How to Navigate Data into the CloudOctober 31, 2014 No Comments
Featured article by Dave Wagner, TeamQuest Director of Market Development
The increase in businesses moving their data into the cloud has created several new challenges for data center managers. Many departments and employees are increasingly using the public cloud to host unpredictable applications with unknown resource requirements. Secondly, ongoing operational management considerations must be fleshed out for the post-cloud move. Both of these are further complicated by requirements relating to information privacy and security.
It is intuitively understood that multi-tenancy, self-service portals and virtualization (shared resources) potentially impact information privacy and security. But, the rapid growth of dynamically changing virtual and cloud configurations is upsetting the heretofore relatively well understood management approaches for security in multi-tenant and self-service environments. After all, those could be relatively easily managed via relatively simple policies and procedures. It is the additional complexity of the latest highly dynamic configurations for virtualized “everything” and cloud environments; wherein IaaS, Paas, and even AaaS are made available, used, reconfigured, and returned that has upset the complacent security management applecart.
These additional dynamic complexities also significantly impact the ability of IT to discern how to analyze report and plan the resources needed to successfully deliver expected levels of service cost-effectively. Combining performance data from not only end-user experiences (response times, throughput of business transactions, etc.) but also the dynamically changing, shared IT resources underpinning the services themselves is hugely challenging.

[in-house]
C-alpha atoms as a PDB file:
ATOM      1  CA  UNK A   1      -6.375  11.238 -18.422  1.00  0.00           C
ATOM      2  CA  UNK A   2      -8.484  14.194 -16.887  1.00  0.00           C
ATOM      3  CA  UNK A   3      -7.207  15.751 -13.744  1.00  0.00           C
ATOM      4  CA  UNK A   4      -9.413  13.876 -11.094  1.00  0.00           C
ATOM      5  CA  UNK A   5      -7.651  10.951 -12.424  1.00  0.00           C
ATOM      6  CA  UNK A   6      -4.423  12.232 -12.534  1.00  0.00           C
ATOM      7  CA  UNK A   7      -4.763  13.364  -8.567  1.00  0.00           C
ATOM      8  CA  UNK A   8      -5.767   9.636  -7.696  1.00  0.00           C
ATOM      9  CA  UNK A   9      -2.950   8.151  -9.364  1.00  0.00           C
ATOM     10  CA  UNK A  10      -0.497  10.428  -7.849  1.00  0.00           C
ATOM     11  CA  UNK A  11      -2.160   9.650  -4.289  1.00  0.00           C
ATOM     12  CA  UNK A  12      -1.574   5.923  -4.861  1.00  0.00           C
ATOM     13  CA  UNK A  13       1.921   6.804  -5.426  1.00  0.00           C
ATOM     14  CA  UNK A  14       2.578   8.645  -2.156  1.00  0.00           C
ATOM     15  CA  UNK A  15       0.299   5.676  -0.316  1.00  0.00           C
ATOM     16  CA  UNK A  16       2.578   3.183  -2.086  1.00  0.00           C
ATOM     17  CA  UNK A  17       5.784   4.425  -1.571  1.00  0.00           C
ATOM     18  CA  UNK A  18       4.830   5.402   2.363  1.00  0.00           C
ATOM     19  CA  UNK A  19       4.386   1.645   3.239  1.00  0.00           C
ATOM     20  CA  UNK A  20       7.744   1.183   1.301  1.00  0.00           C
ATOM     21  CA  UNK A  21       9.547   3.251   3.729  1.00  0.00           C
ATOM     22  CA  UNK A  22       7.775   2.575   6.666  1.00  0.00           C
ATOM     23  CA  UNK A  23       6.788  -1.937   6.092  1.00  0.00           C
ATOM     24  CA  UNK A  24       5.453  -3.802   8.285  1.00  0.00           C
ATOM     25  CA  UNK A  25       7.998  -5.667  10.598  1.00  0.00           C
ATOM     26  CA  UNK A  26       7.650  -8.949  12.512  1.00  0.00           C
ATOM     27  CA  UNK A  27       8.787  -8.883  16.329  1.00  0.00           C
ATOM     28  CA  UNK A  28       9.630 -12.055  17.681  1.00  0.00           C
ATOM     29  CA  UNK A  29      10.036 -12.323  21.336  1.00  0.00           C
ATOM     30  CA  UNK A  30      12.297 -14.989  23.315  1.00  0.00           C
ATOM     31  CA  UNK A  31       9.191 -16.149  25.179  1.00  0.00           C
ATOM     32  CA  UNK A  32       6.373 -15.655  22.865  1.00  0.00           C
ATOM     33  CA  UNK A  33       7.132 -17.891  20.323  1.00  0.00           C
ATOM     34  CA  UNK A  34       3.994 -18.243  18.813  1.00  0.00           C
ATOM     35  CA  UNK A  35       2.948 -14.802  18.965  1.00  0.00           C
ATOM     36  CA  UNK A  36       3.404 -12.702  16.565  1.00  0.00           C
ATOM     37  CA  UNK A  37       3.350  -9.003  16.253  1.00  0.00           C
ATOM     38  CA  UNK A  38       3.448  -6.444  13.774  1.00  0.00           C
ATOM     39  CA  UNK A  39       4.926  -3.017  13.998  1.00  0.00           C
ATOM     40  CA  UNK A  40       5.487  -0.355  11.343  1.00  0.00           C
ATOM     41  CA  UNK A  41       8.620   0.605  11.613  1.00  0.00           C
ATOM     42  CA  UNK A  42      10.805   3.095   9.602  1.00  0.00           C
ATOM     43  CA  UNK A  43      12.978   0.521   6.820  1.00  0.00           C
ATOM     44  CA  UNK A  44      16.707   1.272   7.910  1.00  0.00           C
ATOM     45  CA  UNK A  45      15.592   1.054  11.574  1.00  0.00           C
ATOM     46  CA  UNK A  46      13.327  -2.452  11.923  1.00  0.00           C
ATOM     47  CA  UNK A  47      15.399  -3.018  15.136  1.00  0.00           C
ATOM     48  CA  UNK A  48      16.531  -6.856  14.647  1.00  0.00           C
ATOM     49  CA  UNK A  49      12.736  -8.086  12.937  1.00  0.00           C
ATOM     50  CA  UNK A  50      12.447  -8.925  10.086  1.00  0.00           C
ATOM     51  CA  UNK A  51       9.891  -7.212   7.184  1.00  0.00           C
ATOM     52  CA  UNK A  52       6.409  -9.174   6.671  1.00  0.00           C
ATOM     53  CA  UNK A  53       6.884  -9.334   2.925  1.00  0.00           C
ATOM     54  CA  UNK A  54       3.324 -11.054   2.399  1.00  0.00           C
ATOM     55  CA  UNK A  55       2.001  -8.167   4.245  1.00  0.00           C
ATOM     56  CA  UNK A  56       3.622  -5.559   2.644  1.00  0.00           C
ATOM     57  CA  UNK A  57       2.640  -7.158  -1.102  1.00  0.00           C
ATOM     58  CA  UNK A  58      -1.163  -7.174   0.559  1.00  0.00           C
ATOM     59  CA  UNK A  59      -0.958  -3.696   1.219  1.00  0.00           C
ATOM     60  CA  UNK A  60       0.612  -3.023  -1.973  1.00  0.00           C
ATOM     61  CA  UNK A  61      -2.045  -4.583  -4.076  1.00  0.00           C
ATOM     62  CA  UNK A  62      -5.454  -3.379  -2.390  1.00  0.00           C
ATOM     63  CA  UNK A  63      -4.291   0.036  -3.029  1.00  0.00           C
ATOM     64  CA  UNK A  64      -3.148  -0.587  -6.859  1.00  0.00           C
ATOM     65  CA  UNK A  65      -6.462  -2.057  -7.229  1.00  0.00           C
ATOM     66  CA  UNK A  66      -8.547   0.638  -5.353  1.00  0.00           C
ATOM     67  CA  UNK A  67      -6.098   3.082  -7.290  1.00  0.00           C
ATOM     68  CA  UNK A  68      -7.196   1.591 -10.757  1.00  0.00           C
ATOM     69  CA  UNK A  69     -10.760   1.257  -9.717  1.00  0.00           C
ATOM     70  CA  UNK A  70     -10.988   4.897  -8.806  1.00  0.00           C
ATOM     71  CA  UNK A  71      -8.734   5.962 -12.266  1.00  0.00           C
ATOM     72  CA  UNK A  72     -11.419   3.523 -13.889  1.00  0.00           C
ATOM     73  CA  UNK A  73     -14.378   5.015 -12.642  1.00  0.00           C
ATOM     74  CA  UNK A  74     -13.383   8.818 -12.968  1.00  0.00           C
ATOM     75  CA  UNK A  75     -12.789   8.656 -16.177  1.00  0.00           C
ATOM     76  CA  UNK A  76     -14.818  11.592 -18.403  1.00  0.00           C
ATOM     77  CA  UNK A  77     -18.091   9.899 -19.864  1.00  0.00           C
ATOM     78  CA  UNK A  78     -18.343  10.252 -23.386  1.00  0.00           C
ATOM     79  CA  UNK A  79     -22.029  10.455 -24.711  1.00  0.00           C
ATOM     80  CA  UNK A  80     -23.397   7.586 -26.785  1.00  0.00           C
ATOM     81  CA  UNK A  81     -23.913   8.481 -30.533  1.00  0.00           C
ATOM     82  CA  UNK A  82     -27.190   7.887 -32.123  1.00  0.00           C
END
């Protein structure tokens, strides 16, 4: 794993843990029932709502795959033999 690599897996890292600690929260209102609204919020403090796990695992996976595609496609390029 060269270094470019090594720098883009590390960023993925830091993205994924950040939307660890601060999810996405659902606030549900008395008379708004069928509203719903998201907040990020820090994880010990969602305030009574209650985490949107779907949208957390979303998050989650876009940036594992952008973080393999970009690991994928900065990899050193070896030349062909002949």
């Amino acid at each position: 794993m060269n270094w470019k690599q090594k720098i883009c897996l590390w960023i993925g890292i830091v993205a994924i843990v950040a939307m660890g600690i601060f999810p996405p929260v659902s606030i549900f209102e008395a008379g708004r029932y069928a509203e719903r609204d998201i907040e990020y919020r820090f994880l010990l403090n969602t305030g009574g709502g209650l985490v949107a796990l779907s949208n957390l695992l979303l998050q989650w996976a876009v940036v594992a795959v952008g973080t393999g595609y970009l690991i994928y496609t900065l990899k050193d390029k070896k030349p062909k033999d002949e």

With that said, data center managers are now trying to navigate these challenges According to a recent IDC whitepaper, “Cloud computing represents a new set of challenges for performance and capacity management professionals. Cloud infrastructures are typically based on shared, pooled, highly virtualized hardware and operating environments. Clouds require extensive management software for enabling such functions as resource allocation, self-service catalogs, automated provisioning, service-level management, usage-based metering and billing, and support for dynamic expansion and contraction of resources or “elasticity.” As such, clouds represent technology evolution for the delivery of business services and workloads, but cloud infrastructures still require the same performance and capacity management functions as more conventional infrastructures.”
Planning for the Move
Like anything in IT, planning and transparency is necessary to moving data into the cloud. Provisioning in the cloud too quickly can lead to many pitfalls, like losing total control of your IT process, overestimating your cloud capabilities and exponentially increasing the cost of your cloud initiative – and all with no guarantee of acceptable service deliveries. Planning will also speed up the release of new IT services into the cloud. As things get more dynamic, and more abstracted, in cloud environments – the key to success is going to be transparency.
Moving the data itself requires a security “audit” upfront (i.e. organizational approval as to what data is allowed to be placed in a public cloud – or not). If the cloud strategy is either public, or hybrid this is critical, private-only clouds have fewer issues because the data has not been externalized from the organization, though there may be some within the organization (i.e. compartmentalization of data privacy, etc.).